There’s a great suggestion above about using a passion, such as cars, cooking or music, as a trampoline to your studies.

    You didn’t mention how you’re going to be learning – with a teacher, self-study with podcasts, books, etc. – and which language – a reasonably similar language such as German or French, or one where you first have to learn the script, such as Chinese.

    Although your previous experience hasn’t been great, maybe you just haven’t found your natural learning style. Working with a good teacher, they will be able to tailor their approach to your learning style and the language type, drawing on the various methods – from the direct method, grammar translation and audiolingualism to the communicative and lexical approaches – which used in combination will help you learn best.

    In general I have 7 language learning tips:

    1. Learning a new language requires time, a lot of time. Don’t expect amazing results after 1 week – after all it took us years to acquire our first language ‘studying’ our environment almost full time. Ok, so we have already got the framework down with our first language, but fluency will not come within a few months.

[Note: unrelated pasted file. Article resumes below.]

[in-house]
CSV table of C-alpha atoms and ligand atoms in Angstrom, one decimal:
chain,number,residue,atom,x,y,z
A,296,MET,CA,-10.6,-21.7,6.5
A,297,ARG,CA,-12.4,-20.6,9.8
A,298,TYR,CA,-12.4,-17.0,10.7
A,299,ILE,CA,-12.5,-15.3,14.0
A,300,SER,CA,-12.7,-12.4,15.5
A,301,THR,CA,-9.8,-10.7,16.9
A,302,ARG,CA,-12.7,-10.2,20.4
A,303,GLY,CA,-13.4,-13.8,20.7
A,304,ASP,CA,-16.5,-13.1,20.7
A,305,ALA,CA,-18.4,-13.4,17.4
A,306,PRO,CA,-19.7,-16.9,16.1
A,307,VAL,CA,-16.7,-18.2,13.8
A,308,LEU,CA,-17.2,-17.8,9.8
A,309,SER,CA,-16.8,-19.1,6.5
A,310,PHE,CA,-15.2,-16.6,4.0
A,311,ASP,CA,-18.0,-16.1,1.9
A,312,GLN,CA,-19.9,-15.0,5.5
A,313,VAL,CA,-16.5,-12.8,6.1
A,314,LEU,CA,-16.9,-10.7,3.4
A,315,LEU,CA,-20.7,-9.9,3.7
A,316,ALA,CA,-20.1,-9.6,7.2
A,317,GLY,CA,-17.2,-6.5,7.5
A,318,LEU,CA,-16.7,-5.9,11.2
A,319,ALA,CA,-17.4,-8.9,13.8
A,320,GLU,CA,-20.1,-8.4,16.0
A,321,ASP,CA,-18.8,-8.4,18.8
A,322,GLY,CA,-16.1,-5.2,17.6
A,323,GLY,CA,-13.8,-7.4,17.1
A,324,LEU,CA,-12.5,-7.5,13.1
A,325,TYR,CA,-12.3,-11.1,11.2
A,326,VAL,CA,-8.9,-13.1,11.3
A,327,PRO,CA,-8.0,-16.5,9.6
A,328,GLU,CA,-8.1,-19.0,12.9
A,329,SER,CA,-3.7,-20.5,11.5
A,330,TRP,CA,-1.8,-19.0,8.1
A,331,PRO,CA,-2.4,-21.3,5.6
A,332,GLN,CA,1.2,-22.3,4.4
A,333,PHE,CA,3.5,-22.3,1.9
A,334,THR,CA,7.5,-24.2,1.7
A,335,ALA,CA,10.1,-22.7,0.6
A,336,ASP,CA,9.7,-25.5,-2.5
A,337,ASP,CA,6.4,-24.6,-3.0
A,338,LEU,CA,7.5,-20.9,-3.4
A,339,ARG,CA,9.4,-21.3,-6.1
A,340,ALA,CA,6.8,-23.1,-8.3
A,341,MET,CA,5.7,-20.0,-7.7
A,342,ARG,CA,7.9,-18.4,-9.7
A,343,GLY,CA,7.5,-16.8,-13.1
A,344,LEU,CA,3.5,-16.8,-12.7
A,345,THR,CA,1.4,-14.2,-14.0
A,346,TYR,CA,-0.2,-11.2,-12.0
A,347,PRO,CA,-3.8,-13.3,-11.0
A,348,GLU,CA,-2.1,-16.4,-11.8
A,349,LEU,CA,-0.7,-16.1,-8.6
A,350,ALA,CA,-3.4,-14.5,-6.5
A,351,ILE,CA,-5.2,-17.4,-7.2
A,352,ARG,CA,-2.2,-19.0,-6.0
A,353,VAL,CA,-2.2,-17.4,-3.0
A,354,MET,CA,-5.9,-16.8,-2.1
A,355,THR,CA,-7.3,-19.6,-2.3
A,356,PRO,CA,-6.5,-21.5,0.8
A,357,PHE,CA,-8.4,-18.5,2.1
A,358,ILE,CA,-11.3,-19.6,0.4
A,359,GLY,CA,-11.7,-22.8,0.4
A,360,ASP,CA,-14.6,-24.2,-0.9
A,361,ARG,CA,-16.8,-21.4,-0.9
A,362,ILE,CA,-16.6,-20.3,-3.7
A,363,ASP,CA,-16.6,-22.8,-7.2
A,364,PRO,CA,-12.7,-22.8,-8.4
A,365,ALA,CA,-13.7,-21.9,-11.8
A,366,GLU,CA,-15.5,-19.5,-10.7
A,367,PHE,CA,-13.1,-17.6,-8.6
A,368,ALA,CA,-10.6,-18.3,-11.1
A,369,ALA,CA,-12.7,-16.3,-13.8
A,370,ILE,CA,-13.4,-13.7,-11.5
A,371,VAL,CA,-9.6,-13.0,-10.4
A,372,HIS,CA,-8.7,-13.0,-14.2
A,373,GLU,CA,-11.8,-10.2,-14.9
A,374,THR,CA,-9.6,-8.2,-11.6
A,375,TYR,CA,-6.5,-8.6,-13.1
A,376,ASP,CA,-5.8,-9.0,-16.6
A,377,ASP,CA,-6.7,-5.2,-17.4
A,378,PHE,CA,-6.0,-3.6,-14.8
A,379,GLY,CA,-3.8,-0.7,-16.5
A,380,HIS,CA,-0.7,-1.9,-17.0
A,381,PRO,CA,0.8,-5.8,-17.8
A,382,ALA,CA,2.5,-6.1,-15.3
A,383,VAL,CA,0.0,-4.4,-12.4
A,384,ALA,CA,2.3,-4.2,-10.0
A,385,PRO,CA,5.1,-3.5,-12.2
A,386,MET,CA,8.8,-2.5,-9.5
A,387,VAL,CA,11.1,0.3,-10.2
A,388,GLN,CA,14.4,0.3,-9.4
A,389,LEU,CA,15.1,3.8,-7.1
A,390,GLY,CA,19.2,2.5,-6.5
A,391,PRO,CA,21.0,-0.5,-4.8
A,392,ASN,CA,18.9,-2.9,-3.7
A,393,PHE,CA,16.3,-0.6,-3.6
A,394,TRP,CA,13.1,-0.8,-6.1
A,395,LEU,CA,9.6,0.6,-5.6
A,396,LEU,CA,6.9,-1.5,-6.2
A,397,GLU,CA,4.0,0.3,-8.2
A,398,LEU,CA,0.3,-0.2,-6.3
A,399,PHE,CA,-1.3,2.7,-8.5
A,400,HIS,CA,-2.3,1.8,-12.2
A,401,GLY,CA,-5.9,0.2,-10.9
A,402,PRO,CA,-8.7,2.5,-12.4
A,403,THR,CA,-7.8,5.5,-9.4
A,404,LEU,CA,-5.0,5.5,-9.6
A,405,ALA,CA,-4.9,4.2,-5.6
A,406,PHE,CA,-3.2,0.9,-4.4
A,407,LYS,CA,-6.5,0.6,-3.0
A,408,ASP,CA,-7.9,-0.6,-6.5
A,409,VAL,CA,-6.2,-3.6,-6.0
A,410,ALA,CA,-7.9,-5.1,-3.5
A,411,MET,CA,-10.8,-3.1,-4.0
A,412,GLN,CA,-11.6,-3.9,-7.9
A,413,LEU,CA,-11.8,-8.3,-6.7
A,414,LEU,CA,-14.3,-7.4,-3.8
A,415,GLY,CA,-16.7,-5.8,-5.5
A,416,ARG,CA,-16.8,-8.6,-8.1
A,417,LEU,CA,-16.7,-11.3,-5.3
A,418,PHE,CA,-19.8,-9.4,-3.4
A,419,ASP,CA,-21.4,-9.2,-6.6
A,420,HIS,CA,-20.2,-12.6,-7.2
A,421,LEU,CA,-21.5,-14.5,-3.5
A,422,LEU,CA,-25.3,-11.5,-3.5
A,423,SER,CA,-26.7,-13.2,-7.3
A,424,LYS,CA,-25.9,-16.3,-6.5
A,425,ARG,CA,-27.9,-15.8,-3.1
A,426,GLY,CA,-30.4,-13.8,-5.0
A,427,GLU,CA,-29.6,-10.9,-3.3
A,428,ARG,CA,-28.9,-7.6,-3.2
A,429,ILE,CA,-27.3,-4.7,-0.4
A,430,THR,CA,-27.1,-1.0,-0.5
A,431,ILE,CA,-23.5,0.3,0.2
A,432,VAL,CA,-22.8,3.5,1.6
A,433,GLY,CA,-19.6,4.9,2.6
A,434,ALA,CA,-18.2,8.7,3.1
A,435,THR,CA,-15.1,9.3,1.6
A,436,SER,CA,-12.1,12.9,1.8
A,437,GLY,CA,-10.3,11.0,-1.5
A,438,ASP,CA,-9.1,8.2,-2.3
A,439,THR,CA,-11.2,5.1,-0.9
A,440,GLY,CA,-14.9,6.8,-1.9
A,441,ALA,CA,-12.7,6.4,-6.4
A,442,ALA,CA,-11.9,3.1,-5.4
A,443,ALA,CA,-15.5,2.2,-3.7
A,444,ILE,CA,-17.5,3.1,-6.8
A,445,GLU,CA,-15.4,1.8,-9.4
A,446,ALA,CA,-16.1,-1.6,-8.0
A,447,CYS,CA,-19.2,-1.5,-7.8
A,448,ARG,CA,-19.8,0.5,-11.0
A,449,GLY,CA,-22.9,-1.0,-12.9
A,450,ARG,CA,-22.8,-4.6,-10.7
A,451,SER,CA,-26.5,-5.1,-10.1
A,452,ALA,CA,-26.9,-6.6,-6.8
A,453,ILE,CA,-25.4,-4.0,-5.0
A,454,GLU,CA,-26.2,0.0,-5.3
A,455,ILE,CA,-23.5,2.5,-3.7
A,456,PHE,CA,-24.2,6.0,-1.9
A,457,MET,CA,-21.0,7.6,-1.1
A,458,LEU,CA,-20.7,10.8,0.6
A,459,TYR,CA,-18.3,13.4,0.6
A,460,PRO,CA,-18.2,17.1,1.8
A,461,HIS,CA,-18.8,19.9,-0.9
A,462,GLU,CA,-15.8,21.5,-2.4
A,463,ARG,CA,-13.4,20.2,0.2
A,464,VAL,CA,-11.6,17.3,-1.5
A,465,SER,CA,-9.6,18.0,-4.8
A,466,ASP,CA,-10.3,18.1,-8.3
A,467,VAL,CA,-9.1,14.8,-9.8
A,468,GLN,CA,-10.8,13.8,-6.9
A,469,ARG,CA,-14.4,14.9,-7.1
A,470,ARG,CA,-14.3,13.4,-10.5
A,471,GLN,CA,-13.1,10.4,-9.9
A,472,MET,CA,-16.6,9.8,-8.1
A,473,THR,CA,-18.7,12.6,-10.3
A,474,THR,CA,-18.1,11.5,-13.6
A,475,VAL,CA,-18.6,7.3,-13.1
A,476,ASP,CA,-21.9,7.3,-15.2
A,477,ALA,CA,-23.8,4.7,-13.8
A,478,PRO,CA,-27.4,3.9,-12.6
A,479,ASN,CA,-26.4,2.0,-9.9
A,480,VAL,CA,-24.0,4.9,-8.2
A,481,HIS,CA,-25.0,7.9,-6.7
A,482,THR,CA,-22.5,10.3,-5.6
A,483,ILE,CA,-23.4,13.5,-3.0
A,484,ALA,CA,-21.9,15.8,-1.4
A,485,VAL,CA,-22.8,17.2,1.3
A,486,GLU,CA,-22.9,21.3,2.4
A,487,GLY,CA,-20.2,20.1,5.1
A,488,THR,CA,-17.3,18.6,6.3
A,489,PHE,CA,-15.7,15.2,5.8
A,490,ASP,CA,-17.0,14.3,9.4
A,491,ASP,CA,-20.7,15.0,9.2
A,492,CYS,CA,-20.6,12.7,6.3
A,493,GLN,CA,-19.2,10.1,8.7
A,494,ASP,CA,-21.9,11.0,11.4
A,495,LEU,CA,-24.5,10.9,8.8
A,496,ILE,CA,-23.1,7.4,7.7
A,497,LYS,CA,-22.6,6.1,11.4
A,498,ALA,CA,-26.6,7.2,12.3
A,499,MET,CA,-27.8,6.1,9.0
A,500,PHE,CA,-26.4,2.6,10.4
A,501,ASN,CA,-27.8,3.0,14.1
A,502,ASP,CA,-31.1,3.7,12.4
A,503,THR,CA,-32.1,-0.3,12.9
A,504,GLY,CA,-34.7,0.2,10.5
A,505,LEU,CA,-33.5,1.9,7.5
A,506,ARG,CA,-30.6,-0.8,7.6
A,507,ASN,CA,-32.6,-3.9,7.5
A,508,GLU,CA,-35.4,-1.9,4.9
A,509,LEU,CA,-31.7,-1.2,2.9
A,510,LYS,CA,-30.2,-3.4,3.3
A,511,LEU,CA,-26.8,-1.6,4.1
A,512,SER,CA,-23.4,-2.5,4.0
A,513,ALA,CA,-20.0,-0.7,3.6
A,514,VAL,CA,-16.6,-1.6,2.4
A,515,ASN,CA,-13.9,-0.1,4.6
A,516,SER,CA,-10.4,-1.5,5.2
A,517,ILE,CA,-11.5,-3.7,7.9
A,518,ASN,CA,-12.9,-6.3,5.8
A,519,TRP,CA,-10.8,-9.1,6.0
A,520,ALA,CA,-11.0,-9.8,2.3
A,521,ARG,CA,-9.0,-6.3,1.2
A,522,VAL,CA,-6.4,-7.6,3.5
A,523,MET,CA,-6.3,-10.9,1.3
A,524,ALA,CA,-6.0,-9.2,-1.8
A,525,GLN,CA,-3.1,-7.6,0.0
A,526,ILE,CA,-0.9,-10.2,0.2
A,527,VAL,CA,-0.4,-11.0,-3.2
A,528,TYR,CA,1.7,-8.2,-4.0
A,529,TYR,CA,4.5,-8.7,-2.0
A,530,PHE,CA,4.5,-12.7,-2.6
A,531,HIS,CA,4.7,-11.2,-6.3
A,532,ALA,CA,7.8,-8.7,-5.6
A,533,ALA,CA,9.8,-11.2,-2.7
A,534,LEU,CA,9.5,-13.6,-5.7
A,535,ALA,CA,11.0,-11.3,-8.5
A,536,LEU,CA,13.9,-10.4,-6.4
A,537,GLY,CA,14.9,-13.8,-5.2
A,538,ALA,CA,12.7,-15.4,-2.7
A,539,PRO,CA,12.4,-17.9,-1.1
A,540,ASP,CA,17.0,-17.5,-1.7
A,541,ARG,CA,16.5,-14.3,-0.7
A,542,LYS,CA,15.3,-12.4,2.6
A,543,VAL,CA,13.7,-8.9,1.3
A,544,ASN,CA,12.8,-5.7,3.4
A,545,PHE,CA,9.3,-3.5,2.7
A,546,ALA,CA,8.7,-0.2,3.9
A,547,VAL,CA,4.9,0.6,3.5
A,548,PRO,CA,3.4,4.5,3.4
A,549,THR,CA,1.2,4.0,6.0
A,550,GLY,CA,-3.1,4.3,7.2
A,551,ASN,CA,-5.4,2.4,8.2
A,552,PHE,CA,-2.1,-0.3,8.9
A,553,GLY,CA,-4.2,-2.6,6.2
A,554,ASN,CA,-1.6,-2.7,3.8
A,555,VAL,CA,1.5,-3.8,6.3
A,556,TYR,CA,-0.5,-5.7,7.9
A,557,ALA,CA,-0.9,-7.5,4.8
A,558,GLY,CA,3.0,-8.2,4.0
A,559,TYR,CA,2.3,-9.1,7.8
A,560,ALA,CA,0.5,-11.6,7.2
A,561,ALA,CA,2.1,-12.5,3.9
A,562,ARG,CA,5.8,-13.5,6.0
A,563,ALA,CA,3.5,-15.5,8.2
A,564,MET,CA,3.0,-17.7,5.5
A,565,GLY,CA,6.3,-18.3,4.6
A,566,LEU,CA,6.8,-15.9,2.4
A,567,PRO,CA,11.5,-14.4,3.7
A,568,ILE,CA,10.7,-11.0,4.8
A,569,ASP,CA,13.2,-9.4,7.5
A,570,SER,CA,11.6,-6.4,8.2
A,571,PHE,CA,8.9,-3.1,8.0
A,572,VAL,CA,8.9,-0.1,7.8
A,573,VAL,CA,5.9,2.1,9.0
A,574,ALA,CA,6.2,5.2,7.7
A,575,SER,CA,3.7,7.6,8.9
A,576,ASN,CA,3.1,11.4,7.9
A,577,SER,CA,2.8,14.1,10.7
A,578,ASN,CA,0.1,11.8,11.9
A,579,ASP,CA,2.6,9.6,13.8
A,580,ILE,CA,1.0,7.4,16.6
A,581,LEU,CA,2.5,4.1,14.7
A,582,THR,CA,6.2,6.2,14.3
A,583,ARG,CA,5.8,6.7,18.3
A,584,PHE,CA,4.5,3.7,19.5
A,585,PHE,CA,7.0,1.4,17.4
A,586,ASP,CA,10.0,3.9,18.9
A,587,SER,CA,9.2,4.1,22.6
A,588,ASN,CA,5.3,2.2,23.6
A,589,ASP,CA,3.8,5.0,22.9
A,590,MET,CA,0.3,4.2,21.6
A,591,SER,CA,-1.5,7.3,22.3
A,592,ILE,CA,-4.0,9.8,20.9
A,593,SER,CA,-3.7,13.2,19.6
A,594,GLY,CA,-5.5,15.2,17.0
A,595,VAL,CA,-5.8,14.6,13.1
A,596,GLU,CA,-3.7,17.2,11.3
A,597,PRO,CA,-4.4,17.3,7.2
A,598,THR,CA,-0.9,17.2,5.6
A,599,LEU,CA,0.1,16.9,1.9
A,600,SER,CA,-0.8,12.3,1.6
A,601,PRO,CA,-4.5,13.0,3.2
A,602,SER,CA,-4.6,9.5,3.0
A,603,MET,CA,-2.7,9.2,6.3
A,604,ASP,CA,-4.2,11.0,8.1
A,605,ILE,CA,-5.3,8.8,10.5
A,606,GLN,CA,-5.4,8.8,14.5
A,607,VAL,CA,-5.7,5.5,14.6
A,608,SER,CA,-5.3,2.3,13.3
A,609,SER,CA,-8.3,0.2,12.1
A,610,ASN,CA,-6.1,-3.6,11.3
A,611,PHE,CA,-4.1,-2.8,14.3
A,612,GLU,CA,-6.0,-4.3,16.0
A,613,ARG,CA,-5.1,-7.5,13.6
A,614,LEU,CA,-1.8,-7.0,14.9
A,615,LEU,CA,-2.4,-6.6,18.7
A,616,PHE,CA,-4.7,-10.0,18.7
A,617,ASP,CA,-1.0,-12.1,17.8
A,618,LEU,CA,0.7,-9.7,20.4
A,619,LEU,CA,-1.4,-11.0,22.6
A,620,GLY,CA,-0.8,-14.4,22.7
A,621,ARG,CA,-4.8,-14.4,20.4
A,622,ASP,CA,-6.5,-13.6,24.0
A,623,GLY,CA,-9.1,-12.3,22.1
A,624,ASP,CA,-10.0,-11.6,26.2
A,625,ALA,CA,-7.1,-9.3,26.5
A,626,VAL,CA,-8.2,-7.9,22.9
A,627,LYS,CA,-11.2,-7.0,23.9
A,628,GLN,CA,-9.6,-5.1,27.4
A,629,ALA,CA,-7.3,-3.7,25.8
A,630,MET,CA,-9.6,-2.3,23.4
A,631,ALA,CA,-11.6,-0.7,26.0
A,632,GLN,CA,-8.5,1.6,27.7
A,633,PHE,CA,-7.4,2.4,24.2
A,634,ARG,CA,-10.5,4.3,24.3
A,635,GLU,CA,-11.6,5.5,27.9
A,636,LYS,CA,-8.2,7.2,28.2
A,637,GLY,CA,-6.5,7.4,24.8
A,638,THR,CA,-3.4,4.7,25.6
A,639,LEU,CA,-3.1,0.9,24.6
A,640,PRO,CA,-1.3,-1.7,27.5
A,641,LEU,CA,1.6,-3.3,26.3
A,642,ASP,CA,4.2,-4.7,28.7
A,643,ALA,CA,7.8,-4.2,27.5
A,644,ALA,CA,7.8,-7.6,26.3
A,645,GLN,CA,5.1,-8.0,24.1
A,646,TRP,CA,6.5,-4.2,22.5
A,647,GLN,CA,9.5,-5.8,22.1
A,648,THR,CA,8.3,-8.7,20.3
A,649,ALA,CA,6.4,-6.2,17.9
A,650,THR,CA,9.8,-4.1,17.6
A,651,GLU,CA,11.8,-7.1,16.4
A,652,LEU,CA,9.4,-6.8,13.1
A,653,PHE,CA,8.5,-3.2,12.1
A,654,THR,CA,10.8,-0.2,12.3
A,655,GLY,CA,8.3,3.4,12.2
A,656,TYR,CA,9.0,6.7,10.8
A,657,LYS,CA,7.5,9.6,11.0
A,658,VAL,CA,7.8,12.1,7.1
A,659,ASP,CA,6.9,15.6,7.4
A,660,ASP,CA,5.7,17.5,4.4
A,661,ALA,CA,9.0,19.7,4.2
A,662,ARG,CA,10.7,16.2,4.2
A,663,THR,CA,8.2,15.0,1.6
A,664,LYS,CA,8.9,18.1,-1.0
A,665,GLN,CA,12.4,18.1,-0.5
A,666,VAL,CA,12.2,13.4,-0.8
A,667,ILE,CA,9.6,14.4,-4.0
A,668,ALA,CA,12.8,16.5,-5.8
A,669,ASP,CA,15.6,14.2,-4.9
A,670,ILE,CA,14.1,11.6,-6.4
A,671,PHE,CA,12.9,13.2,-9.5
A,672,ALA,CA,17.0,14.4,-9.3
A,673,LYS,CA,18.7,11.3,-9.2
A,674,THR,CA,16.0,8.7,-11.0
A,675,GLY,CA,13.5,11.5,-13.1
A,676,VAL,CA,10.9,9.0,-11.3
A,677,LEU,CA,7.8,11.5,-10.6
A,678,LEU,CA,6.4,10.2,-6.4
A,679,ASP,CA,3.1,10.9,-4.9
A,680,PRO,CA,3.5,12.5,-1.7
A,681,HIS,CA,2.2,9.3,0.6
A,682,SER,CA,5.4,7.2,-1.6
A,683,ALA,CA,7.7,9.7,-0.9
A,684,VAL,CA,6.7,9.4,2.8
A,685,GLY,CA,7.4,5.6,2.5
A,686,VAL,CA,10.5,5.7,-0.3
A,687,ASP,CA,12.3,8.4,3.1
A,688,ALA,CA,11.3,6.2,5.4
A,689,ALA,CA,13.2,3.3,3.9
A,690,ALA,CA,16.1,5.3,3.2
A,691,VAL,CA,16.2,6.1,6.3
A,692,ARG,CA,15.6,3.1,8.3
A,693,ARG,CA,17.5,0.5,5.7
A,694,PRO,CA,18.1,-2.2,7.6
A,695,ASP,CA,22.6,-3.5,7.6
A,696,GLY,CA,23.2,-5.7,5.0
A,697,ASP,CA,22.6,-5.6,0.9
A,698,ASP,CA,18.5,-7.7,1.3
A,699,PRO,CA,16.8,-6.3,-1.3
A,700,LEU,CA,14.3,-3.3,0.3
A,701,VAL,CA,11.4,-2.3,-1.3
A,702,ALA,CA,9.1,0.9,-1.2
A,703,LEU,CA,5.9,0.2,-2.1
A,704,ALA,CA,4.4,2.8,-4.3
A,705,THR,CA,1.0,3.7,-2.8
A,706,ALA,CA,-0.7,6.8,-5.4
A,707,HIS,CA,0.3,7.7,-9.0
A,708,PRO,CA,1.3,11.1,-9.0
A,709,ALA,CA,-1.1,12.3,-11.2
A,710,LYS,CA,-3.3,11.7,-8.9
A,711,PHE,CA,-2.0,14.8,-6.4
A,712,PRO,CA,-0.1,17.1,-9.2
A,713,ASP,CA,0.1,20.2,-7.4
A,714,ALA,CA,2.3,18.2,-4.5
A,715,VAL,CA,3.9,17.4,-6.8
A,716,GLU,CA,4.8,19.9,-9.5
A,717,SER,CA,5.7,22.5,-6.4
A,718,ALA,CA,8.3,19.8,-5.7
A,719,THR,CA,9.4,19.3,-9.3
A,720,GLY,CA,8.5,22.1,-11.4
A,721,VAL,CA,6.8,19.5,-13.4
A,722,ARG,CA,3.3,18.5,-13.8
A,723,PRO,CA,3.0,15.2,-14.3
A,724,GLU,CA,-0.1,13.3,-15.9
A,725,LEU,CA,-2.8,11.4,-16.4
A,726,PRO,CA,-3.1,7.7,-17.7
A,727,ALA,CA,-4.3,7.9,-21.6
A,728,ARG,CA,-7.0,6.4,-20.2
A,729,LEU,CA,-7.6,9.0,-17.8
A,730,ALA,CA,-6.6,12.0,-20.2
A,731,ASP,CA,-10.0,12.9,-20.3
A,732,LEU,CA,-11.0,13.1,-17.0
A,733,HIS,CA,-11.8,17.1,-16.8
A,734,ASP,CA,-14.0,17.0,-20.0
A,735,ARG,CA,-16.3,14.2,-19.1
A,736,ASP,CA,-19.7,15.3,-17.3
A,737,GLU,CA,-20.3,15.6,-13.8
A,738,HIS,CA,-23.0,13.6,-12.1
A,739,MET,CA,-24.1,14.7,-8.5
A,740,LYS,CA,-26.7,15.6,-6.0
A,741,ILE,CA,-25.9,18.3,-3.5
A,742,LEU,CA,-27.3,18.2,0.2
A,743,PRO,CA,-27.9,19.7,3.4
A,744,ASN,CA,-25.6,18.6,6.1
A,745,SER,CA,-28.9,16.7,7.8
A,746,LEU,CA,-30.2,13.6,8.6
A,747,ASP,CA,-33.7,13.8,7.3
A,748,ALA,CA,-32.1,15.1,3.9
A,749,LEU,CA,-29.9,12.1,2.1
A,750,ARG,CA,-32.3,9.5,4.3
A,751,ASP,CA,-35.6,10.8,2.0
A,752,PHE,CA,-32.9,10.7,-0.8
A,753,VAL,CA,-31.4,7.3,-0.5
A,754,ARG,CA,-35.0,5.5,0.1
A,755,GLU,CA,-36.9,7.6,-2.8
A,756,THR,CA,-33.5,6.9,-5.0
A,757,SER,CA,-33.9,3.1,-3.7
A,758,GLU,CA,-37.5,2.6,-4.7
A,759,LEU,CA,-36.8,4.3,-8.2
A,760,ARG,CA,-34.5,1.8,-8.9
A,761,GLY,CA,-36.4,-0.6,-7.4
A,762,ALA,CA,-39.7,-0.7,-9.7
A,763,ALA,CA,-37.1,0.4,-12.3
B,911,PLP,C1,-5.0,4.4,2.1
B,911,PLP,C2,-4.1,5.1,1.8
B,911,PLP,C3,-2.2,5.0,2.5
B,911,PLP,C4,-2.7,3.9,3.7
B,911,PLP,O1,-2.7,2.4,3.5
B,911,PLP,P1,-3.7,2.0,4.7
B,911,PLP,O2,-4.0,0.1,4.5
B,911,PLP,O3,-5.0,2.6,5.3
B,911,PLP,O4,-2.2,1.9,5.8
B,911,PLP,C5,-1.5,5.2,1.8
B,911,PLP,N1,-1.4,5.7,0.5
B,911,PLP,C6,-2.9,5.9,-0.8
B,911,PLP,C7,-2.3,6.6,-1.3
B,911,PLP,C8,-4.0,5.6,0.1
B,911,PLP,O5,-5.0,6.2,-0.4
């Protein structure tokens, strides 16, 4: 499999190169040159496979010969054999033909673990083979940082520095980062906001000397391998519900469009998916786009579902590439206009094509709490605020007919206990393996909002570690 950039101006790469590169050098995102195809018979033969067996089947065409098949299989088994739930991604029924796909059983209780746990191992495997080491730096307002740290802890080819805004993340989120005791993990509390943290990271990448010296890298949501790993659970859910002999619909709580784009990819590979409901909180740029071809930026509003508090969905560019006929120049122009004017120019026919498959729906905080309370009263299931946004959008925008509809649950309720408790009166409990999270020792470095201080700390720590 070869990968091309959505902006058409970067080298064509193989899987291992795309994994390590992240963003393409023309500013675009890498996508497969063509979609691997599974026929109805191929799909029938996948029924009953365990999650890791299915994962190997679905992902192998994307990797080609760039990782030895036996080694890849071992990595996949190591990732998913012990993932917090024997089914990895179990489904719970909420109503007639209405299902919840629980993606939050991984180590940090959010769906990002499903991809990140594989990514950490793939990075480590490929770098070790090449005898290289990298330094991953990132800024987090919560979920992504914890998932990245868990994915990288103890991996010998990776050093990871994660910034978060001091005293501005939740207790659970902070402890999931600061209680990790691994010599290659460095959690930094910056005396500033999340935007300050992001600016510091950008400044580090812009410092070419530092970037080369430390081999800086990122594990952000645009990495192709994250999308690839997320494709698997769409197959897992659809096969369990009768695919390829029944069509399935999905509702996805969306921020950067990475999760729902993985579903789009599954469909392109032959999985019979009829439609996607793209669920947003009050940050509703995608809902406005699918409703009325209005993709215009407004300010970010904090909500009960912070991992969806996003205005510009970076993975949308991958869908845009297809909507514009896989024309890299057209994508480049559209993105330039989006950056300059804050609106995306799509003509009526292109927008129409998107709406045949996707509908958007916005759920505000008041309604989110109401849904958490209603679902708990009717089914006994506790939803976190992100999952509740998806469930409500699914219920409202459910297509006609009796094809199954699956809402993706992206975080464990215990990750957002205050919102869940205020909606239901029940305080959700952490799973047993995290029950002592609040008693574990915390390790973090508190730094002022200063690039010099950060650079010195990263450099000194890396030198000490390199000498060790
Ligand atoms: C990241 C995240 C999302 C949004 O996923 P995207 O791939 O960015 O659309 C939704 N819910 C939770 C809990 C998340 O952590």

2. Motivation is the key – not just a desire to learn a language, but a real commitment in terms of time and effort, and keeping focussed and motivated to put in the effort without necessarily seeing immediate gains.

    3. Interest in the country and the language – our approach to the culture and the country is fundamental, in many ways drawing from the suggestion given previously.

    4. Practice must be regular and constant – it’s less important to study for hours on end than it is to study for a shorter period, but regularly. Easy come, easy go – something learnt quickly is forgotten quickly, even if practiced.

    5. You must have complete faith in whatever method the teacher/programme is using – cynicism is a killer. However, on the other hand, the teacher has a duty to actually tailor their approach to the student and what is being learnt rather than just imposing a method.

    6. You can only reach perfection through practice, constant practice. Studying is just the first step; simulations and practice make perfect, also outside the classroom or your assigned self-study time – talking with native speakers of that language, reading the news, listening to music, etc.

    7. Learning to learn is just as important as learning the language. Before starting anything, we must prepare the foundations for building the language learning on. Maybe you’ve done this already, but it’s often skipped and we start building on sand.

    I hope they help,

  6. Use Accelerated Learning
    Interestingly recently I have found myself exactly in the same situation to learn a new language, so I understand 🙂